According to another preferred embodiment during the initial cooling of the gas, one forms at least one liquid phase L1 in addition to the gaseous phase G1 and one carries the liquid phase L1 after expansion thereof into the said first contact fractionating zone.
According to a further alternative embodiment one fully condenses the gaseous phase G3 and one carries one portion thereof to the second fractionating zone as an internal reflux and the complement to the first fractionating zone as a reflux. To achieve this result one may act upon the reboiler of the first fractionating zone so as to control the C1 /C2 -ratio of the liquid phase L3.
If the cooling of the phase G3 is not sufficient to fully condensate this phase, which is preferred, one may complete the condensation by further compressing the said phase G3 with subsequent cooling thereof.
The invention will be better understood and further objects, characterizing features, details and advantages thereof will appear more clearly from the following explanatory description with reference to the accompanying diagrammatic drawing given by way of non limiting example only and the single figure of which illustrates a presently preferred specific embodiment of the invention.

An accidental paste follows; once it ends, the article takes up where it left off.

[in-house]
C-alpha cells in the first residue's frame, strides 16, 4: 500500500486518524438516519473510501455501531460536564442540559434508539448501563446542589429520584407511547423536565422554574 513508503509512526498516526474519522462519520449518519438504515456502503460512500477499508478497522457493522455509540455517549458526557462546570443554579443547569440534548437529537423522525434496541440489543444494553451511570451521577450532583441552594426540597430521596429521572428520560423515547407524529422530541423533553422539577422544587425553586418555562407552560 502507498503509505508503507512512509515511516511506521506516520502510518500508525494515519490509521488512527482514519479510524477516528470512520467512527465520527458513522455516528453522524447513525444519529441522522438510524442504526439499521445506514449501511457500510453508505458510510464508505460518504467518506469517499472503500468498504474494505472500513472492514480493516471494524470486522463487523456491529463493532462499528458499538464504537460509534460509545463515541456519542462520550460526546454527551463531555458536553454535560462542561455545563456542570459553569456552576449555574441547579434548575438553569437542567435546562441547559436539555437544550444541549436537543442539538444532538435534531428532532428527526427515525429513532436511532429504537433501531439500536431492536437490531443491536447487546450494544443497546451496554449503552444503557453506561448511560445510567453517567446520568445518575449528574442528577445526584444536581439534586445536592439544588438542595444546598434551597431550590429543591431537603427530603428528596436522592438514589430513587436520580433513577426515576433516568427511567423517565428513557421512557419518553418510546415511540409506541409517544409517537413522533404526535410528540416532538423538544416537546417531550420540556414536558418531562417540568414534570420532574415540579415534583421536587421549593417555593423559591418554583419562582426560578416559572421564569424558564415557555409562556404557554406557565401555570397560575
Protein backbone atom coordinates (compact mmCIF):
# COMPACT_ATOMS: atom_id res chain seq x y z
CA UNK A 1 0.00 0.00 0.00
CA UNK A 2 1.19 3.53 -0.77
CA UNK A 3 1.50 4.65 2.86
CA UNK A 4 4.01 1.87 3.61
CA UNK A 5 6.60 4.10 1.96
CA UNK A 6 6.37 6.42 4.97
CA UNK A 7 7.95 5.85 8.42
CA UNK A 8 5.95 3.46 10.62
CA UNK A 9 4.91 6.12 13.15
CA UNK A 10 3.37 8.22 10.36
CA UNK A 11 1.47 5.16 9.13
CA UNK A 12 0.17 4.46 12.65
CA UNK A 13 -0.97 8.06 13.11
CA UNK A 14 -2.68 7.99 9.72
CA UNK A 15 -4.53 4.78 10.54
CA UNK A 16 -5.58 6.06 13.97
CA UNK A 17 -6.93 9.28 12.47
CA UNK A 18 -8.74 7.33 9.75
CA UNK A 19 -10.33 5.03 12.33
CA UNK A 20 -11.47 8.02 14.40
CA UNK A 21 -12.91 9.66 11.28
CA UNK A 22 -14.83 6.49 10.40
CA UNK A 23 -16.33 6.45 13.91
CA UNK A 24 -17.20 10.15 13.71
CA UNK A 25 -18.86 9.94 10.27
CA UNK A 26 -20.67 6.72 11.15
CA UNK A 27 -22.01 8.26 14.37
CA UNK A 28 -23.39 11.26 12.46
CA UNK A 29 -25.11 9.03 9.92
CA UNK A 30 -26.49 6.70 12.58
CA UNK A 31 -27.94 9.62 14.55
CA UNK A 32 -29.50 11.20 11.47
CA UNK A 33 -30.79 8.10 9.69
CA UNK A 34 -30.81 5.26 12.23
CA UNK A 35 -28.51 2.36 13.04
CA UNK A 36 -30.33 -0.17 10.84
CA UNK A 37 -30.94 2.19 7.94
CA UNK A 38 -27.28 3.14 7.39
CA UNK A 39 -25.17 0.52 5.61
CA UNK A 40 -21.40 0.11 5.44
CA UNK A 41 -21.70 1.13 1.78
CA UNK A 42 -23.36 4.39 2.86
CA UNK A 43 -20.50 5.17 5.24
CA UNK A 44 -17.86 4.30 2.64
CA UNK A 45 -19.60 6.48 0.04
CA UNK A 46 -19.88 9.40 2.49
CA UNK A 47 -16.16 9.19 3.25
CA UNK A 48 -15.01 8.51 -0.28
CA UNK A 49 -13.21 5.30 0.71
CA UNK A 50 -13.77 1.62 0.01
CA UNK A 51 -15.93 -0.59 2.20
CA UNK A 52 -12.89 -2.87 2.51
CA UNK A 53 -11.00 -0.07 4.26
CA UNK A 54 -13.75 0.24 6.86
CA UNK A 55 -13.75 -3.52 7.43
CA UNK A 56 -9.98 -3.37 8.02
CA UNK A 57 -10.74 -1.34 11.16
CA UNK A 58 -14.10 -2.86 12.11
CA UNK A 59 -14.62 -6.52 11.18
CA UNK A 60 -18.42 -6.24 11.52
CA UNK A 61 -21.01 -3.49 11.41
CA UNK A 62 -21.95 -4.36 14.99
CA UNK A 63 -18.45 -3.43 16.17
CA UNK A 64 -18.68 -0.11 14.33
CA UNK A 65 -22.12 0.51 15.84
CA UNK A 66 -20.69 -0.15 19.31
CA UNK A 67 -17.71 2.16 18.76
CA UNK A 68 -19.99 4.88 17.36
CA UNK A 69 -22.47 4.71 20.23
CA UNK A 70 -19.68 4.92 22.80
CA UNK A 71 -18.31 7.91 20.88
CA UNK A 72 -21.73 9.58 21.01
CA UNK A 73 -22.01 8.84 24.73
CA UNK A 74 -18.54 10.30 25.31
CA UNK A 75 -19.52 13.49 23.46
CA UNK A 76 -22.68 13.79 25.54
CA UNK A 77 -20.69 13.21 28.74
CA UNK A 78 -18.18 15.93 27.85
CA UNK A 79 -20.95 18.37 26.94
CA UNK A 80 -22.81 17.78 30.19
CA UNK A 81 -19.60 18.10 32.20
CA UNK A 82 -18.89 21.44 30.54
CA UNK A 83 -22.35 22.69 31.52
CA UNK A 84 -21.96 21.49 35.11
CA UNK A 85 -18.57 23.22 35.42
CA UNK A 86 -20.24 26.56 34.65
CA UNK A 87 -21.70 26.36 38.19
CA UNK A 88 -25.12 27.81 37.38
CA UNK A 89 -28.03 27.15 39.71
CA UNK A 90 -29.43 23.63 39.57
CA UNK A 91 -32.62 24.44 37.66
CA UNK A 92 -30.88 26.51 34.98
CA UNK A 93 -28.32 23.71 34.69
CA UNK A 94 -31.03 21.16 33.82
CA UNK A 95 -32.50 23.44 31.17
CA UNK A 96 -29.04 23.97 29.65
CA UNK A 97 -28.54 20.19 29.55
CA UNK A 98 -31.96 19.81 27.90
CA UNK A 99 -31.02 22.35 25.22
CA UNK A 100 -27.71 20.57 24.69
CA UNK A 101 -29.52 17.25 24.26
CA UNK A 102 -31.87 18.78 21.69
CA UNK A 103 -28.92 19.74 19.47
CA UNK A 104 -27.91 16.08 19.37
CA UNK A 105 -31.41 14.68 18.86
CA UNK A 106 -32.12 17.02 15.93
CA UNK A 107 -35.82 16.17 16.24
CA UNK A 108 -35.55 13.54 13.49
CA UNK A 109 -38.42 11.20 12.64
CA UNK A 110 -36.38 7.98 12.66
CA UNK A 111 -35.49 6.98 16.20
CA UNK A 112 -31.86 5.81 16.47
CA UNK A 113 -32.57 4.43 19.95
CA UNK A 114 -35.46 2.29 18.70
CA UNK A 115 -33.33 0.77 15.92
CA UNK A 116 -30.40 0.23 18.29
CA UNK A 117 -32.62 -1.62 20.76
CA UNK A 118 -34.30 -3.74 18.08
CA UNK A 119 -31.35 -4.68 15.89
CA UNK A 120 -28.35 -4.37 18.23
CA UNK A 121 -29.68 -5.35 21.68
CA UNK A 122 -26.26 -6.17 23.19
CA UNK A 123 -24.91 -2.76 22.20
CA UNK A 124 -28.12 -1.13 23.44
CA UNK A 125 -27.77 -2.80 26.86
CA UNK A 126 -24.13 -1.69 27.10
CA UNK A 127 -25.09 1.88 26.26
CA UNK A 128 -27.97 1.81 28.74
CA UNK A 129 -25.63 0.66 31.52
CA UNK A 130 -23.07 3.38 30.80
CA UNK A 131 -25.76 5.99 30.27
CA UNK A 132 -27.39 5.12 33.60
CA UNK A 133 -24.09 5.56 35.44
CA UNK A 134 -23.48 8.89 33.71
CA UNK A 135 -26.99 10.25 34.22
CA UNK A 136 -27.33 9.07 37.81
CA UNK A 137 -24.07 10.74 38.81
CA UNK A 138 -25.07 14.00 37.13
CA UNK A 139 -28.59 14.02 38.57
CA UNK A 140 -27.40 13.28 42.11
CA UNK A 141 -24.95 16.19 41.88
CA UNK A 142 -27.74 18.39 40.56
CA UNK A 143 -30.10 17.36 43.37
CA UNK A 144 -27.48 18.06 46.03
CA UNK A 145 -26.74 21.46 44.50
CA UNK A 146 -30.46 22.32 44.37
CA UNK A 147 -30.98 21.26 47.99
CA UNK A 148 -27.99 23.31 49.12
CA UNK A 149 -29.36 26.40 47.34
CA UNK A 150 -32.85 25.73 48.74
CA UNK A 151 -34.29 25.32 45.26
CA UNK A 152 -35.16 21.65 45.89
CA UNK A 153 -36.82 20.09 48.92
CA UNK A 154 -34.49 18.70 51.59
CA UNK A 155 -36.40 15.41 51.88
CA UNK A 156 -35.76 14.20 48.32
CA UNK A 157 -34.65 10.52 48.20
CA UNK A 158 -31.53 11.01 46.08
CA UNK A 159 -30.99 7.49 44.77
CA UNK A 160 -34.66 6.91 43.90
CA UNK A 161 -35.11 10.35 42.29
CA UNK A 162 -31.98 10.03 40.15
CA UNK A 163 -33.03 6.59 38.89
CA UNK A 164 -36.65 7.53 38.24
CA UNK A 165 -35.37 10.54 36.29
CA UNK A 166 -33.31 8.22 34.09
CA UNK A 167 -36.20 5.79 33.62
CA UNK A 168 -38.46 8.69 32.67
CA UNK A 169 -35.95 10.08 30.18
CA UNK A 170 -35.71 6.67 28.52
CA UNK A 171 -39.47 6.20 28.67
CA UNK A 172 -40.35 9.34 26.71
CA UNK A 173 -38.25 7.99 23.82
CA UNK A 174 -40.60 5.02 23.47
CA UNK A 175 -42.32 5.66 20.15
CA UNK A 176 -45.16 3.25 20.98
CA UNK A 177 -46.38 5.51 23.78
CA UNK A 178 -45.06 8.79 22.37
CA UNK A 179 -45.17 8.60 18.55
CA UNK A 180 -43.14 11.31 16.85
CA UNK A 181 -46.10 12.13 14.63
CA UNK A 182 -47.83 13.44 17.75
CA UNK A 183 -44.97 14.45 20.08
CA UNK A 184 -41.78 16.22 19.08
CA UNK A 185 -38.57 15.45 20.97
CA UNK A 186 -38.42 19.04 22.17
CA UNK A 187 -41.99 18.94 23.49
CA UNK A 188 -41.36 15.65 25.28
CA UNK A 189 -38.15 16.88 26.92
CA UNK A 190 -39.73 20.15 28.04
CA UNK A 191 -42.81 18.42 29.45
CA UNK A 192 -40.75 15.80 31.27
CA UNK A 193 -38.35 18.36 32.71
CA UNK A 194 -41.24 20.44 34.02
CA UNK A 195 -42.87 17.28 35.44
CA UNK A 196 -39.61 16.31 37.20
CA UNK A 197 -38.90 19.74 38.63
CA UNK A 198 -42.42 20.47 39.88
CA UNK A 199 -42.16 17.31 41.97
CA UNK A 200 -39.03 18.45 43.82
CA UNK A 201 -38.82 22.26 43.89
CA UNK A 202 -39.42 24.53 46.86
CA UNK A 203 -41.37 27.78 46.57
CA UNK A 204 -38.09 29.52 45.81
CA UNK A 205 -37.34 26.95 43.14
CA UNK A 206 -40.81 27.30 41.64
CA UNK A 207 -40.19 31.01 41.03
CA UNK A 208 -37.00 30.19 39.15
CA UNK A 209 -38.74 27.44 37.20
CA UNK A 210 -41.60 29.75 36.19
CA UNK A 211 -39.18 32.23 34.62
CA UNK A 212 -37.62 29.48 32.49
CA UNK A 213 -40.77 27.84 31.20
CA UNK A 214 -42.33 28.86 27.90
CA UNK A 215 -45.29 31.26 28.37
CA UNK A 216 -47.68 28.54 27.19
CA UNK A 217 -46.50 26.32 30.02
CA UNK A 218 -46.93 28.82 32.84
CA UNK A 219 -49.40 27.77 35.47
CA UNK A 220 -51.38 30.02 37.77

The natural gas from the pipeline 1 flows through one or several exchangers 2, for instance of the kind with propane or with a liquid C2 /C3 mixture, and advantageously through one or several exchangers using cold fluids of the process. Preferably the cold fluid is coming through the pipeline 5 from the first contact column 7. The gas which here is partially liquefied in the drum 4 into a liquid carried to the column 7 by the pipeline 6 fitted with a valve V1 and into a gas carried by the pipeline 8 to the turboexpander 9. The expansion causes a partial liquefaction of the gas and the product of the expansion is conveyed by the pipeline 10 to the column 7. This column is of a conventional type, for example with plates or with a packing. It comprises a reboiling circuit 11. The liquid effluent from the column bottom is expanded by the valve 12 and conveyed by the pipeline 13 to the column 14. This column which operates at a higher pressure than the column 7, has a reboiler 15. The liquid effluent, enriched with hydrocarbons higher than methane, for instance with C3 +, flows out through the pipeline 16. At the head the vapors are partially or fully condensed within the condenser 17. The resulting liquid phase is carried back at least in part to the column 14 as a reflux through the pipeline 18. The gaseous phase (pipeline 19 and valve V2) is then condensed, preferably fully, by cooling preferably within the exchanger 20 fed with at least one portion of the residual gas from the head of the column 7 (pipelines 21 and 22).